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Playing with Musical Recordings through Radio Jobs

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Radio jobs involved with acoustical recordings have been the earliest efforts in recording music. Thomas Edison invented a machine in 1877 that would record and play back sounds.

During the 1910s and 1920s, classical music recordings were by far the most popular type of recording offered. Popular music, jazz, and band performances began to catch on and record sales grew tremendously. A major development for the record industry came in the method of recording for radio play. Magnetic tapes were used to produce the original recording. The quality of sound through radio job during this time may not be that impressive compared to today’s standards. From the magnetic tape it allowed for there to be a patchwork correction up to the recording process that required its replacement segments where errors or poor quality sound occurred. It was no longer necessary to record the entire piece in one session.

Tape recordings also allowed for the music to be recorded on channels. A singer’s voice may be one channel and instrumental music would be another. This gave the producer an opportunity to mix the music with the desired emphasis. A flute, for example, could be enhanced beyond the original performance level, or the brass instruments could be quieted. Two track stereophonic recordings became a commonplace in the 1950s and phonographs were developed with two speakers to reproduce the stereo sound in the home and playing it at radio station jobs.

Eventually the number of tracks recorded during a session increased to four, eight, and then sixteen tracks. This gave the recording engineers more leverage in the manipulation of sounds recorded. The technology for recording boomed with the computer age. Synthesizers reproduced the sounds of orchestras electronically. Voices could be electronically enhanced, lowered, shifted in pitch, or adjusted to accommodate any change desired. The type of music recorded could be so stylized that it could not be reproduced in a live performance. The number of tracks recorded could be increased to meet the needs of an individual recording artist.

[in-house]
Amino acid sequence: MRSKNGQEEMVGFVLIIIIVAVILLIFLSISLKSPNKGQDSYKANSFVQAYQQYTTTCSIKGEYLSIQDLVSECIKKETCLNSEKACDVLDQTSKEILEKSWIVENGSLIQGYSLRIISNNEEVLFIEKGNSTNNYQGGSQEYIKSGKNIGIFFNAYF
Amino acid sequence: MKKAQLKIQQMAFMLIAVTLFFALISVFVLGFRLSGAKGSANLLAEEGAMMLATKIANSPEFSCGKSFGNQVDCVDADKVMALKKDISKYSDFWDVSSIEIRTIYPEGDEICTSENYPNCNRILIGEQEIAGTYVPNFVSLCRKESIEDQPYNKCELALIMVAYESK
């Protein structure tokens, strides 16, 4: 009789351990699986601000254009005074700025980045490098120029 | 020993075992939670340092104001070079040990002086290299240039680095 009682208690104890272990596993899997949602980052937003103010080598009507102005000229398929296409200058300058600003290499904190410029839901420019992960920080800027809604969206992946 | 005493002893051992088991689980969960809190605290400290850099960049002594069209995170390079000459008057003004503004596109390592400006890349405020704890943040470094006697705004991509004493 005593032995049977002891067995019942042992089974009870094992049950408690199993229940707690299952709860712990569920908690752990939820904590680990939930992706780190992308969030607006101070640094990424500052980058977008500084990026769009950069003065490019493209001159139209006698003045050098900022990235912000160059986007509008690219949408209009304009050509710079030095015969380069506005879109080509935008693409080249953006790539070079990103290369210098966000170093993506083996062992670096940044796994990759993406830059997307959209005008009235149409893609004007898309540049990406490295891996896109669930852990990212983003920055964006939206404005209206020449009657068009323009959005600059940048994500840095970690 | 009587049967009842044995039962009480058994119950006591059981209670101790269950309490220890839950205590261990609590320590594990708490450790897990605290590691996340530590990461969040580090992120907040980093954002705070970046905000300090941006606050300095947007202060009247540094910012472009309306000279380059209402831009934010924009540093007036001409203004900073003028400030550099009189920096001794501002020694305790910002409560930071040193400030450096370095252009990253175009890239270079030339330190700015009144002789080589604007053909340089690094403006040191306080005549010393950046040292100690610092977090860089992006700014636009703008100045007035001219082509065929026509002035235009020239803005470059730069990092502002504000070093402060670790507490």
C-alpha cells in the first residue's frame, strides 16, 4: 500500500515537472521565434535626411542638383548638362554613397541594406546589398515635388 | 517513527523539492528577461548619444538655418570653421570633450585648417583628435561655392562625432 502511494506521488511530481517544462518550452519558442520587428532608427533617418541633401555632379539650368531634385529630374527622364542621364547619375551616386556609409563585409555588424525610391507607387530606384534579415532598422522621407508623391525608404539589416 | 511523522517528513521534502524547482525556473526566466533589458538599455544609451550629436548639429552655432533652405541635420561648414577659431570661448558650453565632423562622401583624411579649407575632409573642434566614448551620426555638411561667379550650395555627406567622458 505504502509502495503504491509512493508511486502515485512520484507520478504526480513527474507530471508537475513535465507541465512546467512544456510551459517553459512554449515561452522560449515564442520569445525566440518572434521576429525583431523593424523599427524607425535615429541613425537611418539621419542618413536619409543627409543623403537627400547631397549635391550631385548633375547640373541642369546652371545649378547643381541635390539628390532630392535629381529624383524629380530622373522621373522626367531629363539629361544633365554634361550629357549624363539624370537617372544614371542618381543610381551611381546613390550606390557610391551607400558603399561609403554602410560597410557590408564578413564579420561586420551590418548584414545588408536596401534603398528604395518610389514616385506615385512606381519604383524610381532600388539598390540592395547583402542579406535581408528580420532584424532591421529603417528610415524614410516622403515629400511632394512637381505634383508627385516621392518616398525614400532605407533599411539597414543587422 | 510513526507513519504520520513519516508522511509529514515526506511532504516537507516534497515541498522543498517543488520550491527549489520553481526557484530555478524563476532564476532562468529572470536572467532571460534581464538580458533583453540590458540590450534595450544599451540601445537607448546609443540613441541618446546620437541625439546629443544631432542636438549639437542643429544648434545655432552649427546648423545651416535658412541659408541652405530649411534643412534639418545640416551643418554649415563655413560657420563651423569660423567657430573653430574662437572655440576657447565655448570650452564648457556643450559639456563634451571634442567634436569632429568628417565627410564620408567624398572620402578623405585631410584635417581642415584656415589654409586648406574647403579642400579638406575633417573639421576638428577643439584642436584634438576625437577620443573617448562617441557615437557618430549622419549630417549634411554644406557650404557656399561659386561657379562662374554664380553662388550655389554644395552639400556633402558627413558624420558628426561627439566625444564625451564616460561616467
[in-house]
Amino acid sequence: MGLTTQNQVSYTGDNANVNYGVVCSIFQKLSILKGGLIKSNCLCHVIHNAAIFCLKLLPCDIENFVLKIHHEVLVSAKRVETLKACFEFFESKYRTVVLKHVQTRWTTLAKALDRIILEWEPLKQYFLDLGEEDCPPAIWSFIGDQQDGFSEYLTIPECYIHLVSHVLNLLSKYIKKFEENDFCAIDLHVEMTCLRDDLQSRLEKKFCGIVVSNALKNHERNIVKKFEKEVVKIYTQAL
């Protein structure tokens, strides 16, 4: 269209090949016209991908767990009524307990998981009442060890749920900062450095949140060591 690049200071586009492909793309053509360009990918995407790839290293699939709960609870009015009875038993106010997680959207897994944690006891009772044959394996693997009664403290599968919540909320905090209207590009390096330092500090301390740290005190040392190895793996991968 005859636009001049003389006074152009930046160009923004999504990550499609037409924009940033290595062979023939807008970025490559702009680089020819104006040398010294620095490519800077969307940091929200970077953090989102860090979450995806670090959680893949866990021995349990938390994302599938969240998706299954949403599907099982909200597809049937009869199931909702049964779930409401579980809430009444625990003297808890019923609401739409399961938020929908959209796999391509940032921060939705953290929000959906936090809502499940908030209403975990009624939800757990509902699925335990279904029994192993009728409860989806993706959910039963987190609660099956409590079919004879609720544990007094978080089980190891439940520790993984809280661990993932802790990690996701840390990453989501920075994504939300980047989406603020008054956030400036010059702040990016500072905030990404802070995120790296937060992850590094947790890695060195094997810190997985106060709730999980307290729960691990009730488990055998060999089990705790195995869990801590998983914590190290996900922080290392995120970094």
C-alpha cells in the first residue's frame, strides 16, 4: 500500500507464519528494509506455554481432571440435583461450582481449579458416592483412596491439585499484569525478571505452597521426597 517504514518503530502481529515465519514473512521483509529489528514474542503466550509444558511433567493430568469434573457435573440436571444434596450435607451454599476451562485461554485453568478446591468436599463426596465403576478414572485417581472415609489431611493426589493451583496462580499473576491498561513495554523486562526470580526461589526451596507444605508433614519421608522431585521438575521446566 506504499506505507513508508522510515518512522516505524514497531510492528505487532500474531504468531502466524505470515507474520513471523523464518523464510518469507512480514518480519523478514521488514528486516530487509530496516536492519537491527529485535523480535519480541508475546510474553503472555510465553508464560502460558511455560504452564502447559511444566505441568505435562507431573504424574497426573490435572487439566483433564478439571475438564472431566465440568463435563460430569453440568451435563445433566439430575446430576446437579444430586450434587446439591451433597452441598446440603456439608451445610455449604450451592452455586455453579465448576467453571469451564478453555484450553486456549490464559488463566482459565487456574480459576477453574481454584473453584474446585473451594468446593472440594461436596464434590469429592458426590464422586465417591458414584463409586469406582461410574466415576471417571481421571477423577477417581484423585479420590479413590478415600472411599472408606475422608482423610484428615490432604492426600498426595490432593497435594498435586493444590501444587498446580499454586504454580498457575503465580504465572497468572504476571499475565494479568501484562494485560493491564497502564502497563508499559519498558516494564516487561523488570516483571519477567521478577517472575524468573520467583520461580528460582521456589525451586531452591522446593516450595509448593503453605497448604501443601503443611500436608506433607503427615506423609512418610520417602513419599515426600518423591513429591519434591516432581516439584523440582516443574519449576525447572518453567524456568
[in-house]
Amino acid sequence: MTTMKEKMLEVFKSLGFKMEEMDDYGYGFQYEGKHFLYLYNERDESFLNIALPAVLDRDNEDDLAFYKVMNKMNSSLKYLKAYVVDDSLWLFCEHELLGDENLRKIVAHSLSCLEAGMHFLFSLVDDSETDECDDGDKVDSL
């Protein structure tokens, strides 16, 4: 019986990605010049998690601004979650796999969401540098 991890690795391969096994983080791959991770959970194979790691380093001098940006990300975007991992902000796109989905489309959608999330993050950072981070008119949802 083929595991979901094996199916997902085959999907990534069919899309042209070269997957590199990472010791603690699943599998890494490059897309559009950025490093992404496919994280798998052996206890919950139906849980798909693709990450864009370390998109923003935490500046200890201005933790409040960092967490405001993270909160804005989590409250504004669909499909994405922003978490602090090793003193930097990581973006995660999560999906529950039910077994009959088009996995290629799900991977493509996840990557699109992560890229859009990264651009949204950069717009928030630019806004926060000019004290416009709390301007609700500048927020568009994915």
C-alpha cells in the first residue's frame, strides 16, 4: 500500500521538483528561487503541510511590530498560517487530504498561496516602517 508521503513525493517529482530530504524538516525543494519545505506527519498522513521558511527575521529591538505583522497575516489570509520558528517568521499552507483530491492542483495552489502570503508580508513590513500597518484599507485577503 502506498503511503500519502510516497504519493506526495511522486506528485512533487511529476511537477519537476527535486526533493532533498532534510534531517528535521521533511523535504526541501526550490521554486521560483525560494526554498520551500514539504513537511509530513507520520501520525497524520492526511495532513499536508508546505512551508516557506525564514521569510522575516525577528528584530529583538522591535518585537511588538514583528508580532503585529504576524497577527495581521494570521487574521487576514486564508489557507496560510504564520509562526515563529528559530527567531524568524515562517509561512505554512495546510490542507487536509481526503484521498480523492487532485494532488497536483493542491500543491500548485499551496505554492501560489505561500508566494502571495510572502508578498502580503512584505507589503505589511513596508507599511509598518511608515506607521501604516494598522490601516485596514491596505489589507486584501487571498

Along with the advancement in technology of sound recording, advancement in the record disk began to change the shape of the industry once again. Compact discs were invented in Japan in the late 1970s. Compact discs, or CDs for short, are digitally recorded discs that use a laser instead of a stylus to read the music. The benefits of CDs rest in the quality of the reproduction, the portability of the discs and the players, and their ability to remain undamaged by wear or scratching. The change by the record industry by CDs and even by DVDs has been shifted thoroughly in its innovative technology.

For popular music, the tools of the recording engineer are used in a wide variety of ways to influence the sound produced or to create new sounds entirely. After the recording session, the producer, engineer, and artist combine the pieces of the recording into the finished product. This may involve re-recording parts, reproducing parts with a synthesizer, enhancing the sound of one or more voices, and otherwise combining the tapes into a whole. The finished performance is then added to the other performances to go on the album.

To record and play it in radio with a live performance, the technical end is just as necessary, but the performer only has one shot at the recording. After the performance, the engineer can work with the different tracks of tape to erase flaws, outside noises, and juggle with the volume and intensity to smooth over rough patches in the performance.

Likewise, it must be noted that one of the most important aspects to the recording of a live performance is the position of the microphones. This really affects the quality of playing the recorded album through radio jobs. Setting microphones for a symphony determines the strength of the different sections of the orchestra. If solo performers are to be heard, a single microphone may be assigned to their position on the stage to capture their performance separately. To maintain a balanced sound in the reproduction of a large performance such as a symphony, the recording must match and balance to what is achieved from the audience in orchestral hall, even in the audio system in radios. Likewise, the promotion and publicity department is responsible for sending out copies of the recording to reviewers and various radio stations for a launching play as the listeners have come to pour in their countless requests.

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 segments  methods  music  phonograph records  computers  recording format  musicians

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